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Solar Kiln Project:  

Speed drying firewood with a solar kiln

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Last updated on 11/05/2016
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Anyone searching for supplies for a wood burning stove has a couple of choices. They can buy kiln dried wood which is ideal especially for more sophisticated stoves but is expensive. The other choice is to acquire logs which have been seasoned, meaning they have been air dried. This is a cheaper option but can leave you with wood which has a higher level of moisture than is desirable. By the way when buying wood, you should bring along a moisture meter and a small hatchet. Splitting a sample log and testing the interior surface will tell you what you need to know.

I’ve said you’ve two options but now there is a third which I am currently testing out. Not popular yet here but common enough in the US are solar kilns which dry out wood by trapping the sun’s heat. Essentially these are large, highly insulated boxes, incorporating a sloping double glazed window and equipped with a couple of vents to admit air plus fans to suck out the water vapour hopefully issuing from the soggy logs inside. They work in America but will they work here with our rather overcast weather? 

The design I am going with has thick polystyrene insulation sandwiched between a layer of plywood and wood panels. The window is double glazed with polycarbonate sheeting into which is set two solar powered fans. It is painted black inside better to absorb the sun’s heat. Solar kiln makers normally recommend the glazing be set at the same angle of elevation as the latitude of the site where the kiln is situated. In Belfast that would be 55 degrees. But some research on PV panels suggests, with Ireland’s more cloudy conditions, a more acute angle would help capture the sun’s rays more efficiently. Assuming that would hold also for a solar kiln, I’ve gone for a compromise angle of 45 degrees.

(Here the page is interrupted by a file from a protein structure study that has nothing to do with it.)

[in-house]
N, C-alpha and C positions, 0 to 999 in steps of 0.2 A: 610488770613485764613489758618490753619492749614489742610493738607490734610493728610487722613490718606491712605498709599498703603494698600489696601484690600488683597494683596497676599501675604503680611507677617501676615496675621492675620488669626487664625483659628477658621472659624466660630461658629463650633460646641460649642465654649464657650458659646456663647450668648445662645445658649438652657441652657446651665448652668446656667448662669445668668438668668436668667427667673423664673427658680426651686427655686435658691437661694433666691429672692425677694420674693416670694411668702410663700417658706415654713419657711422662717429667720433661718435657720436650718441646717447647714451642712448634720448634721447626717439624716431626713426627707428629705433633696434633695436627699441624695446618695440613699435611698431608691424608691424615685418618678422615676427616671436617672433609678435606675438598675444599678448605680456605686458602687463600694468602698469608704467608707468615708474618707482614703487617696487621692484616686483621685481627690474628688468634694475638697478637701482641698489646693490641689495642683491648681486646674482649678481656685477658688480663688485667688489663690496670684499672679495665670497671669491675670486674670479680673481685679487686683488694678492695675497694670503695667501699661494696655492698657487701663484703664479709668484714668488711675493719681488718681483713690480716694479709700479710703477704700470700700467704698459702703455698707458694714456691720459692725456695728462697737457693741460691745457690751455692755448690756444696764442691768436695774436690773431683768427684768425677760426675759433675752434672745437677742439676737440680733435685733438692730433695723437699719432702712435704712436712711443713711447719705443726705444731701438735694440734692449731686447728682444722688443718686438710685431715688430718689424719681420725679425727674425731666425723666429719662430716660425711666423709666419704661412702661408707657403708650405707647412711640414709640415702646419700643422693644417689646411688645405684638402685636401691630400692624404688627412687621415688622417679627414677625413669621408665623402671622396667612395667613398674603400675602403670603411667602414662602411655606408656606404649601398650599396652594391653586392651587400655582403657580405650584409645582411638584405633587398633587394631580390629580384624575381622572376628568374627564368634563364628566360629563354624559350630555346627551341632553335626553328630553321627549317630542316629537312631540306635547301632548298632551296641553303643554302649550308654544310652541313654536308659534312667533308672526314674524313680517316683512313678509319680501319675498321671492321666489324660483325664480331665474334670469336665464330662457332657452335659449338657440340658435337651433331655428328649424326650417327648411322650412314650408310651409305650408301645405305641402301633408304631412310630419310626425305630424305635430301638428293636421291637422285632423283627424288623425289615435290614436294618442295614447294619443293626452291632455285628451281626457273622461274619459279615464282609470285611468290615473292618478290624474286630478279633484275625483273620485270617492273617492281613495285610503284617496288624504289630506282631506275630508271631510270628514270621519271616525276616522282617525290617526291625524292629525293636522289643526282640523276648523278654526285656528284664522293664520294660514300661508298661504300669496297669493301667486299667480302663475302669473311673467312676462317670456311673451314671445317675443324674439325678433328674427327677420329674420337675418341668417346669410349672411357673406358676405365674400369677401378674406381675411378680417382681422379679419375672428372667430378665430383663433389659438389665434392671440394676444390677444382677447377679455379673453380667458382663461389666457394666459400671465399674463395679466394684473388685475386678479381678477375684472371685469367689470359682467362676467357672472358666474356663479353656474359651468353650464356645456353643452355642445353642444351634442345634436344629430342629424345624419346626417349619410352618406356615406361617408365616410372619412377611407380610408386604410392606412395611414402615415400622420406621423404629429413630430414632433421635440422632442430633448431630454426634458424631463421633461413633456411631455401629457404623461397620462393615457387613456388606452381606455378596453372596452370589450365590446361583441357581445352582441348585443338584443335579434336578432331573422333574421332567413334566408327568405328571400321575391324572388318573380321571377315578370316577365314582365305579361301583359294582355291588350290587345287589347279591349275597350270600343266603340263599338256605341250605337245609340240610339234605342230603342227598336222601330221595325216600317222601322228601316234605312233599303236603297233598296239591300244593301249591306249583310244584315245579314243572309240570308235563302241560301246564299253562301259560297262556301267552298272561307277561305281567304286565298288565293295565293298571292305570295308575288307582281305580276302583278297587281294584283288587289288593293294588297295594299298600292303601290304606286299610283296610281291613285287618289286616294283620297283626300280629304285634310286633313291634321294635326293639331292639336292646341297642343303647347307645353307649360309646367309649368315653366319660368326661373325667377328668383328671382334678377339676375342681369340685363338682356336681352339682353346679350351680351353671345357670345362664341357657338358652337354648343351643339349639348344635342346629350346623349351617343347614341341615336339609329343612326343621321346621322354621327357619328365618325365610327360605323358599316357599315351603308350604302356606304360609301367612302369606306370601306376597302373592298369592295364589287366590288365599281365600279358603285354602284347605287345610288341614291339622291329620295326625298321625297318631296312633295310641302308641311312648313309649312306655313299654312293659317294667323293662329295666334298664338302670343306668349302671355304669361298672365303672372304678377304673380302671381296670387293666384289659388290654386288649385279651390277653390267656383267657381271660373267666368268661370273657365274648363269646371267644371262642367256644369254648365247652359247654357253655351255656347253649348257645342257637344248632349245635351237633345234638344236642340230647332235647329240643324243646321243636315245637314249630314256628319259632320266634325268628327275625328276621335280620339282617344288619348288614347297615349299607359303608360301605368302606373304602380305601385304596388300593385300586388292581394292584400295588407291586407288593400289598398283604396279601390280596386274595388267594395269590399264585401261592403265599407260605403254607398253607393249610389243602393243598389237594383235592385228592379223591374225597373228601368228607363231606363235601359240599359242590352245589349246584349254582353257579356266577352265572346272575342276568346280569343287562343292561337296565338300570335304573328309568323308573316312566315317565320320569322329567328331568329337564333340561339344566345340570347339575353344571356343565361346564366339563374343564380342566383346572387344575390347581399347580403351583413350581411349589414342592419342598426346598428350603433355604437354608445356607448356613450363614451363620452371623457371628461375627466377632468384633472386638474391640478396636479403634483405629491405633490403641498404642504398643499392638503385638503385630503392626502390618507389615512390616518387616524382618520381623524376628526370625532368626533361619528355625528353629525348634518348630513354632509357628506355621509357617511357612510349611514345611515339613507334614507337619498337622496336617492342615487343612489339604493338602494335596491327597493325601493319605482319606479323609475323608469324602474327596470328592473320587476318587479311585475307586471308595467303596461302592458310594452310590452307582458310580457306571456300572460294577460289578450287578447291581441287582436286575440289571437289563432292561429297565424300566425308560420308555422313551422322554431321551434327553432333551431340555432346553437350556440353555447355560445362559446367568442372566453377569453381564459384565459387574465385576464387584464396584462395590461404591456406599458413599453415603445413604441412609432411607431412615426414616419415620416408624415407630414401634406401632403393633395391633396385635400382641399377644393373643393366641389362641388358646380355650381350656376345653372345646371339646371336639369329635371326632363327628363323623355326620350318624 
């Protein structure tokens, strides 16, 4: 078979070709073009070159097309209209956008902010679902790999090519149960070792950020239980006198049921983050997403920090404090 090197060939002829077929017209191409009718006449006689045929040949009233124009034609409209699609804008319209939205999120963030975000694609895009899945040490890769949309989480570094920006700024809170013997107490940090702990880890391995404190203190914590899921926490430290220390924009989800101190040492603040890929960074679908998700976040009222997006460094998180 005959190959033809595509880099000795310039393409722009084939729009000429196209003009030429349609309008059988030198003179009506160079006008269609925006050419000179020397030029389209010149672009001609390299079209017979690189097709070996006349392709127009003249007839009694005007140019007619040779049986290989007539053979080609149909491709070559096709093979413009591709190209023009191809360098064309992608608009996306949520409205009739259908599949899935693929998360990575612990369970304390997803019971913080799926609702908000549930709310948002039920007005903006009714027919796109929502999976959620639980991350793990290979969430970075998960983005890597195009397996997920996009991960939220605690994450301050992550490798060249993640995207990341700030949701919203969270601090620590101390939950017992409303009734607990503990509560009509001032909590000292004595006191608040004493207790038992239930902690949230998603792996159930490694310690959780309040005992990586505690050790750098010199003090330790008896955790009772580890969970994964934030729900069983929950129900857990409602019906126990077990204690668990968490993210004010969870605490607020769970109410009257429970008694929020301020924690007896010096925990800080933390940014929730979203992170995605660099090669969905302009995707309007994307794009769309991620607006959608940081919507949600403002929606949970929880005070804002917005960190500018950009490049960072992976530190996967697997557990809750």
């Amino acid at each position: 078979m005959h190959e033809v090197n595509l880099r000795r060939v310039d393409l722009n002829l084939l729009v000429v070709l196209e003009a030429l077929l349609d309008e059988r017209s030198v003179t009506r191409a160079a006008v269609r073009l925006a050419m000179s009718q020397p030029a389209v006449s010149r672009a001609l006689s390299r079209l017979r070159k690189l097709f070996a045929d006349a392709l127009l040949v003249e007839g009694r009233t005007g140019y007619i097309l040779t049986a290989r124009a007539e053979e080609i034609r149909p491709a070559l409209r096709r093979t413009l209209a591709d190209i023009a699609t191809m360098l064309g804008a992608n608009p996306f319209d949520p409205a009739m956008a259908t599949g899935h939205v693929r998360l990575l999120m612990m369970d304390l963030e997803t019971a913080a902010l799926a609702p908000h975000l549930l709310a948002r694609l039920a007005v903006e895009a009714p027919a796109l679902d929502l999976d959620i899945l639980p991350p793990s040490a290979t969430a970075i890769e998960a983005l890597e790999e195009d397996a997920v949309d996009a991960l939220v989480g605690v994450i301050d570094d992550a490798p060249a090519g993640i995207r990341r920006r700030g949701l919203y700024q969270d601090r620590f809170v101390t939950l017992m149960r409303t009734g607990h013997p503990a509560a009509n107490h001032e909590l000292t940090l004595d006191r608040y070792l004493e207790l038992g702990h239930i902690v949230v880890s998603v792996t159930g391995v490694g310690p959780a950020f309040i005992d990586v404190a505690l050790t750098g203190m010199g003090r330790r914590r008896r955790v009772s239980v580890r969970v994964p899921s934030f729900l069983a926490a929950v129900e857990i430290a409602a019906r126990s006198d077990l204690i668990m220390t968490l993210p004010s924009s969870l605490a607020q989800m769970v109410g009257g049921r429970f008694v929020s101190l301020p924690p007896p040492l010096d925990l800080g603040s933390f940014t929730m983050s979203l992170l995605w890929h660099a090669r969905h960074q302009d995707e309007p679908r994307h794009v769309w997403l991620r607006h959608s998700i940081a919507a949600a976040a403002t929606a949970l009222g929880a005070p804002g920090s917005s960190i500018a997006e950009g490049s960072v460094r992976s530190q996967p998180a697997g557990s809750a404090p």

During this summer I will test just how quickly the kiln dries blocks of wood compared with simply leaving them outside in the open air exposed to the sun and wind but protected from the rain. I’m fairly confident the kiln will prove itself. Inside the box the sun will drive up the temperature. You know hot it can get in a car on a relatively cold but sunny day and that’s with single glazing and no proper insulation. The temperature could rise to perhaps 40 degrees inside this sealed box. In those conditions, the water will be driven off. But the experiment will provide the evidence of just how effective it is. 

If it works well after the necessary tinkering and it can be made for a reasonable price, then the solar kiln could be a solution for householders who suspect the wood they’re buying has too high a moisture content but haven’t the months and months it takes to air dry it properly. 

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